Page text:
Air Canada will debut the higher-density 777s in Jul-2013 on flights from Montreal to Paris. The carrier has not outlined specific routes for the remaining three-class 777s joining its fleet, but some of the aircraft are likely pegged for Asian routes. Many Asian carriers serving Canada including Air China, Cathay Pacific, China Airlines, China Eastern and Eva Air offer a premium economy class, so Air Canada is looking to offer similar products to maintain parity with its global competitors. Air Canada's main competitor on the Montreal-Paris pairing Air France also features a premium economy product. Domestic rival WestJet is scheduled to debut a premium economy product on its Boeing 737 narrowbodies in 2Q2013, but Air Canada presently has no plans to offer its premium economy product on its domestic aircraft, reasoning that its preferred seats product offering more legroom is comparable to the economy plus products offered by North American carriers.
Mr Rovinescu stressed that the addition of the five 777 widebodies are allowing Air Canada to pursue strategic growth opportunities in its network, and the new configuration of those aircraft would provide the carrier with a tool to compete more effectively on select markets with high volume demand for economy travel.
And a double-header leisure move as long haul low cost Rouge begins in Jul-2013 keeps WestJet at bay for now
Air Canada appears to be using a two-prong strategy in the leisure market, as its new low-cost carrier Rouge debuts new 767-operated service from Toronto to Edinburgh and Venice during the northern hemisphere’s summer high season in Jul-2013. Rouge is also assuming Air Canada’s mainline service from Montreal and Toronto to Athens.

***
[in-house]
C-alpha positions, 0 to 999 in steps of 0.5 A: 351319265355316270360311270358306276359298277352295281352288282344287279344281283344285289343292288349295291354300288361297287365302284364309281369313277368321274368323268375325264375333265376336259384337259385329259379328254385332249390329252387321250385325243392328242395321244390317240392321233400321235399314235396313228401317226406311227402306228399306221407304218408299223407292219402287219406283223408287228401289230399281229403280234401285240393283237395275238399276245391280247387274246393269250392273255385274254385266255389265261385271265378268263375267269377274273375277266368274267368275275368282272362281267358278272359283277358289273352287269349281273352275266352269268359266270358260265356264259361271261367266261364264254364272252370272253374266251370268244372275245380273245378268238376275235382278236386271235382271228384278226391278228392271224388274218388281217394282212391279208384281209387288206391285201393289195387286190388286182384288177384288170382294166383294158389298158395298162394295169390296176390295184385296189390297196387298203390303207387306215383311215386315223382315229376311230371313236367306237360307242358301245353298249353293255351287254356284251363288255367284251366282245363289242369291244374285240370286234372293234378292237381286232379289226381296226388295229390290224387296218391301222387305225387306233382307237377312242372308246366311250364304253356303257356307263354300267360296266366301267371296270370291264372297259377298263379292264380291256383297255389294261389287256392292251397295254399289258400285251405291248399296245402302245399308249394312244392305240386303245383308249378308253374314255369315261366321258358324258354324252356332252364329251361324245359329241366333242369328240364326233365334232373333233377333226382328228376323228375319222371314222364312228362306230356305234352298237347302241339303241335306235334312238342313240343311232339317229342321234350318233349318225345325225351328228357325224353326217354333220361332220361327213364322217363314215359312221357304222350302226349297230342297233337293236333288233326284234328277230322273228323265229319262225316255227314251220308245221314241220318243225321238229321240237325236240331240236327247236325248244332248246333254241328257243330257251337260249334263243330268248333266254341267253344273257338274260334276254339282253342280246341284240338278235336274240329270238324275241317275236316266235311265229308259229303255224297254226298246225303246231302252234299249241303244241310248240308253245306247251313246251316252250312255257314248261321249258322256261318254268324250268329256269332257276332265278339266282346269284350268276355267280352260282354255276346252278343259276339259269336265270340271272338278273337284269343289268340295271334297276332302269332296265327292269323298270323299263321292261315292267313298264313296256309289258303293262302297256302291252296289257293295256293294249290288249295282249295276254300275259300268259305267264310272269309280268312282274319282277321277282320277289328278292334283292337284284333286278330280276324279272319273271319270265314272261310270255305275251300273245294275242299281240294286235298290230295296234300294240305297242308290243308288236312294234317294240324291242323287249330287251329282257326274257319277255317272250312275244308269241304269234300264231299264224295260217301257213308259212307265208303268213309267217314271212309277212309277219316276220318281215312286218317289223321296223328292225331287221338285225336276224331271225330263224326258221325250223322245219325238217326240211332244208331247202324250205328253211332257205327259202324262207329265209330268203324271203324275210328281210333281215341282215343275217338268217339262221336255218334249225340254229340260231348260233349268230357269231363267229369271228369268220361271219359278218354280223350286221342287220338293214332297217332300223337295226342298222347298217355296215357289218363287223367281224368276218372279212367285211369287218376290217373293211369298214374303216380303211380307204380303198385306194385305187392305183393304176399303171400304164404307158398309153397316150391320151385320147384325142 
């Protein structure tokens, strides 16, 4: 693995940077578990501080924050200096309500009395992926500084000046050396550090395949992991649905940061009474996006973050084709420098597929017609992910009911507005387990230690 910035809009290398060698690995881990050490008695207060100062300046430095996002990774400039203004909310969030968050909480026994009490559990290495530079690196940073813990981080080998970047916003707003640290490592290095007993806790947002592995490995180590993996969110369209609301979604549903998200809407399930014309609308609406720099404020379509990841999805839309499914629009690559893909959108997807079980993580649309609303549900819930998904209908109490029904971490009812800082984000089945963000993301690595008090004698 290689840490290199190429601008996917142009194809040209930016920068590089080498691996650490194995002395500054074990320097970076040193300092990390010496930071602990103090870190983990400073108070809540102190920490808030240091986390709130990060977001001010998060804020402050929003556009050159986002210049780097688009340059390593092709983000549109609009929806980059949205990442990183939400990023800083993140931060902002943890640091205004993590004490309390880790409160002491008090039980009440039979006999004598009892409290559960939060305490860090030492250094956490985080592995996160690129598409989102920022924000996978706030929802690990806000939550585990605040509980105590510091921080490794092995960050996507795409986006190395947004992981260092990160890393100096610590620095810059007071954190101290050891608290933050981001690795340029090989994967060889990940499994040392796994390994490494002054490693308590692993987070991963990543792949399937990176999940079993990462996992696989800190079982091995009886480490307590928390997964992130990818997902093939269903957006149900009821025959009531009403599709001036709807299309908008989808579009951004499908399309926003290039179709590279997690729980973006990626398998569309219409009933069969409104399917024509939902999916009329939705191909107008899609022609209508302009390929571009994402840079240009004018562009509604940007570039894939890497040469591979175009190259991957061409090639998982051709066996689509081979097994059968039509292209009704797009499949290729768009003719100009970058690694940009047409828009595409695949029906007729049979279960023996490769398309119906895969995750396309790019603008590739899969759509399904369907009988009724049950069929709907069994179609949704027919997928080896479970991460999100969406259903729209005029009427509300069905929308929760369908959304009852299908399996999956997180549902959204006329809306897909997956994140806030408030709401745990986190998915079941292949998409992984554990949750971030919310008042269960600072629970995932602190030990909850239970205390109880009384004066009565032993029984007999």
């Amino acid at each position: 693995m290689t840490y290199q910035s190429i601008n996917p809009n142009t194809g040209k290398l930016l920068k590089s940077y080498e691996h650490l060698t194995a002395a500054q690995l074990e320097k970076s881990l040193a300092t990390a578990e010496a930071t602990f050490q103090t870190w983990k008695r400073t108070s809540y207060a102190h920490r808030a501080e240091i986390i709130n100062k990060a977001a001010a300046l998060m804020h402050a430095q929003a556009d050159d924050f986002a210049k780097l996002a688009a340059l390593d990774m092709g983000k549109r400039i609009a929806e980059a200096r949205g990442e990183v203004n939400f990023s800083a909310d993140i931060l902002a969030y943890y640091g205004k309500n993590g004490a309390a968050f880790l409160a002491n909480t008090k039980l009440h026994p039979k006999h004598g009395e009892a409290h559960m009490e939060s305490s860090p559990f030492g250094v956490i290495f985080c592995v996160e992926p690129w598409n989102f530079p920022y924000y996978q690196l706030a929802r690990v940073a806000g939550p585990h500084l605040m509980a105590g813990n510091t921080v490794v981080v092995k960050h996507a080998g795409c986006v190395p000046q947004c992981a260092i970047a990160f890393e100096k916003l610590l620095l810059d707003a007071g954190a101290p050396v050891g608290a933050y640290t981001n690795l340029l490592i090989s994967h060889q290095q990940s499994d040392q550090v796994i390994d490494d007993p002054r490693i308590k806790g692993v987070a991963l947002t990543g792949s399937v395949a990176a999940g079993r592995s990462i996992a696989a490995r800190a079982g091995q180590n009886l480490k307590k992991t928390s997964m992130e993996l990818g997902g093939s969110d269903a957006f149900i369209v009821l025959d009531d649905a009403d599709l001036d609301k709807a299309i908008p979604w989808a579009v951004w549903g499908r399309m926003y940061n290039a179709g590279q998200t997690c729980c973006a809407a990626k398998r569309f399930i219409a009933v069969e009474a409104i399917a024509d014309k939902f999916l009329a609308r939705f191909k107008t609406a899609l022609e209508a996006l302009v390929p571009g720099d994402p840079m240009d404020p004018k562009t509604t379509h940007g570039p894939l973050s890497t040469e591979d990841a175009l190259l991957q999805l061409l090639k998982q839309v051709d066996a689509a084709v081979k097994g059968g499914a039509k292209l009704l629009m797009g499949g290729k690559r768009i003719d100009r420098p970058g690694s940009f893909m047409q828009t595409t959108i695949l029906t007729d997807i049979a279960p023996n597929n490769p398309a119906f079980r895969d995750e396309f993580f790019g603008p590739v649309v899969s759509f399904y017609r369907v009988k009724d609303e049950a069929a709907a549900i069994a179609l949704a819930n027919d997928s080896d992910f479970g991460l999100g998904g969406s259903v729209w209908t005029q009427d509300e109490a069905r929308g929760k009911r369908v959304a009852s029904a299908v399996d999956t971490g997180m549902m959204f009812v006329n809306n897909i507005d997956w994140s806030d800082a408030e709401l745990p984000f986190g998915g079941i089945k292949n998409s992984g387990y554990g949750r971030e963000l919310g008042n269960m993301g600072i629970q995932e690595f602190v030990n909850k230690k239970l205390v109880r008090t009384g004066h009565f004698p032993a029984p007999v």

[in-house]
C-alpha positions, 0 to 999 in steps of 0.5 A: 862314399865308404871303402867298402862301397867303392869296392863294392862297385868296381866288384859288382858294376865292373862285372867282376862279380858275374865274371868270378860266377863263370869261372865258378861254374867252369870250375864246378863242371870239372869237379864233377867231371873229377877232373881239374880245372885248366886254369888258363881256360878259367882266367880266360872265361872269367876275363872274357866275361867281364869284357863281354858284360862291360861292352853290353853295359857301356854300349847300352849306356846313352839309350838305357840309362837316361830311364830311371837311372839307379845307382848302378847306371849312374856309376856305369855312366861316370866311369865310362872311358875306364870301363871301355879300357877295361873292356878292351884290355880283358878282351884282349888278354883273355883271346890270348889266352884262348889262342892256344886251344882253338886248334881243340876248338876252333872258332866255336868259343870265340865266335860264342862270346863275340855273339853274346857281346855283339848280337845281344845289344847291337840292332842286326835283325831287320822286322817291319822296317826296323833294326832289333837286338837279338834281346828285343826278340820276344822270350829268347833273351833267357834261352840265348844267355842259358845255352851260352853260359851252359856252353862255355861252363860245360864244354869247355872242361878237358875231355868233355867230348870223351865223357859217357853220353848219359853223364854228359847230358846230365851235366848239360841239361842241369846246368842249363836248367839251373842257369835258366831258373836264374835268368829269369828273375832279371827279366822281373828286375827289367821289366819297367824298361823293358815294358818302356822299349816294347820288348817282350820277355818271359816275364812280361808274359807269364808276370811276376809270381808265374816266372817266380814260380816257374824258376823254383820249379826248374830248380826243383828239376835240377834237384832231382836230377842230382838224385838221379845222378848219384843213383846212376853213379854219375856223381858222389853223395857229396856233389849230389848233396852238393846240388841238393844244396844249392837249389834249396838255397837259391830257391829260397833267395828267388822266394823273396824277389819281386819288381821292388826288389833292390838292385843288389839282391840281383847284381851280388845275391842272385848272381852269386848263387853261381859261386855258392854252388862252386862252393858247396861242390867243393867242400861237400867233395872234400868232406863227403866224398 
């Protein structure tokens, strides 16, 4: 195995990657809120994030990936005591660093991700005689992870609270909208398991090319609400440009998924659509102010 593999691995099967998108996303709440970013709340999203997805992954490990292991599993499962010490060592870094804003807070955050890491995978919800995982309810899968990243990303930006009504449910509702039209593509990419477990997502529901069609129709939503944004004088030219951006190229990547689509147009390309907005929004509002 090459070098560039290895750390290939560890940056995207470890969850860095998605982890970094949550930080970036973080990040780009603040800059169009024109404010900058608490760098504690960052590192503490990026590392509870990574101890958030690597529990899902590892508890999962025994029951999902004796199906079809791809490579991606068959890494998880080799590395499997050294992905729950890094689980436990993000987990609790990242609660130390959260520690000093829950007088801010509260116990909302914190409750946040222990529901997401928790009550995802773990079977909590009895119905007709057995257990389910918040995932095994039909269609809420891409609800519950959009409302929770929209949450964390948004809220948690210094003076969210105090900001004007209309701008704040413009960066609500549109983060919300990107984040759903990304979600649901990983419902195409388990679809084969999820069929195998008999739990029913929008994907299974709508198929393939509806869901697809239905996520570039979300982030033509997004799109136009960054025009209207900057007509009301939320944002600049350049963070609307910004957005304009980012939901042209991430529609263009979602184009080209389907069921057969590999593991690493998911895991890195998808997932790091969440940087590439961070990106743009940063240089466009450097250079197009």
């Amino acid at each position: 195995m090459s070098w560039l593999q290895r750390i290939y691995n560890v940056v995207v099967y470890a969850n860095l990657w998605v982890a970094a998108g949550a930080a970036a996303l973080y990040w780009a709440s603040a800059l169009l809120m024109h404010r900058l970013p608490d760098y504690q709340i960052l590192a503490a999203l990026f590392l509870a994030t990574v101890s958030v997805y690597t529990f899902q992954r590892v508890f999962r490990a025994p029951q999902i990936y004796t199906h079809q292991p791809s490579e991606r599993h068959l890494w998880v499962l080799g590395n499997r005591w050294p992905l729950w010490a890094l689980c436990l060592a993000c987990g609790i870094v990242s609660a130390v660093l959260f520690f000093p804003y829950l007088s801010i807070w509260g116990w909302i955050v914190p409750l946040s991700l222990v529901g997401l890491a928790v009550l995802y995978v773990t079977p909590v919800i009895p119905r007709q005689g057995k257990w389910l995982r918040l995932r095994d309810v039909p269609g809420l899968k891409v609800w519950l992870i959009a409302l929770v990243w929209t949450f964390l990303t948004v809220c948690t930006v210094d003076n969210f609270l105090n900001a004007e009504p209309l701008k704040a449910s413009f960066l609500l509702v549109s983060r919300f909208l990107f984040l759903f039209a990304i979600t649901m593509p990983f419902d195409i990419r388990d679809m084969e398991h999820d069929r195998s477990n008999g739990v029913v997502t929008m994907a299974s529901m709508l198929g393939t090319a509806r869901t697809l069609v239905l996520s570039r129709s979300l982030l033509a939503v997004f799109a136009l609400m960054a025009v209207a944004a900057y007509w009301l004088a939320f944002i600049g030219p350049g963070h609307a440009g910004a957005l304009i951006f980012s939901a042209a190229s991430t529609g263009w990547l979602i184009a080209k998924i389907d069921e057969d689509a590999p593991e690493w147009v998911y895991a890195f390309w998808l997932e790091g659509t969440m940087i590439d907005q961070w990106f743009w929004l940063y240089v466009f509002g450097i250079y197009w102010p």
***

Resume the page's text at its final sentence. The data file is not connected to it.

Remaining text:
It appears Air Canada's 777s with the new configurations are targeted toward markets with high volume economy customers with some premium demand while Rouge's service is being deployed in pure leisure markets where customer are price sensitive. The carrier has paired Rouge with its vacation business to improve competition with Canadian tour operators including WestJet and Air Transat. Rouge will compete with Air Transat on the new service to Venice, but faces no competition on flights to Edinburgh.
Air Canada’s focus on its international network is a means to sustain its profitability given the advantage it holds over WestJet in offering a broader network. The strategy could work in the short term as WestJet focuses on building its regional carrier, but Air Canada’s main rival is already making rumblings about acquiring widebodies. As it works to craft a sustainable business model, Air Canada must factor in competitive threats from WestJet and other global carriers to survive in the new world order.